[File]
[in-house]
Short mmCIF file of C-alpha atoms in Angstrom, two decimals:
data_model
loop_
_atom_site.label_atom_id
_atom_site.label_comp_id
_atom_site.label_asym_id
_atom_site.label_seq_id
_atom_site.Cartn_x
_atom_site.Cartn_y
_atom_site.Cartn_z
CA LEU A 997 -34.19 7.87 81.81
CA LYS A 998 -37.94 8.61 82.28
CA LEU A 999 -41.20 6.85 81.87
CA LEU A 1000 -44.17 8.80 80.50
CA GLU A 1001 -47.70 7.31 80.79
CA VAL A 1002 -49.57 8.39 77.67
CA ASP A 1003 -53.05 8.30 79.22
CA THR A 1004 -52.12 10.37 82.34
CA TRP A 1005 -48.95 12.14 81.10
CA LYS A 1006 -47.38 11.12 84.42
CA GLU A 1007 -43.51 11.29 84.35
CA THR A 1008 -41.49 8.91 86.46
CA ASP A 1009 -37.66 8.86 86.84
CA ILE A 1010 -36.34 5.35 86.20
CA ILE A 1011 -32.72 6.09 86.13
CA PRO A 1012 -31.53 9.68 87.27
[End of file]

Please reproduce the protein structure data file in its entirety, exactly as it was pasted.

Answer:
[in-house]
Short mmCIF file of C-alpha atoms in Angstrom, two decimals:
data_model
loop_
_atom_site.label_atom_id
_atom_site.label_comp_id
_atom_site.label_asym_id
_atom_site.label_seq_id
_atom_site.Cartn_x
_atom_site.Cartn_y
_atom_site.Cartn_z
CA LEU A 997 -34.19 7.87 81.81
CA LYS A 998 -37.94 8.61 82.28
CA LEU A 999 -41.20 6.85 81.87
CA LEU A 1000 -44.17 8.80 80.50
CA GLU A 1001 -47.70 7.31 80.79
CA VAL A 1002 -49.57 8.39 77.67
CA ASP A 1003 -53.05 8.30 79.22
CA THR A 1004 -52.12 10.37 82.34
CA TRP A 1005 -48.95 12.14 81.10
CA LYS A 1006 -47.38 11.12 84.42
CA GLU A 1007 -43.51 11.29 84.35
CA THR A 1008 -41.49 8.91 86.46
CA ASP A 1009 -37.66 8.86 86.84
CA ILE A 1010 -36.34 5.35 86.20
CA ILE A 1011 -32.72 6.09 86.13
CA PRO A 1012 -31.53 9.68 87.27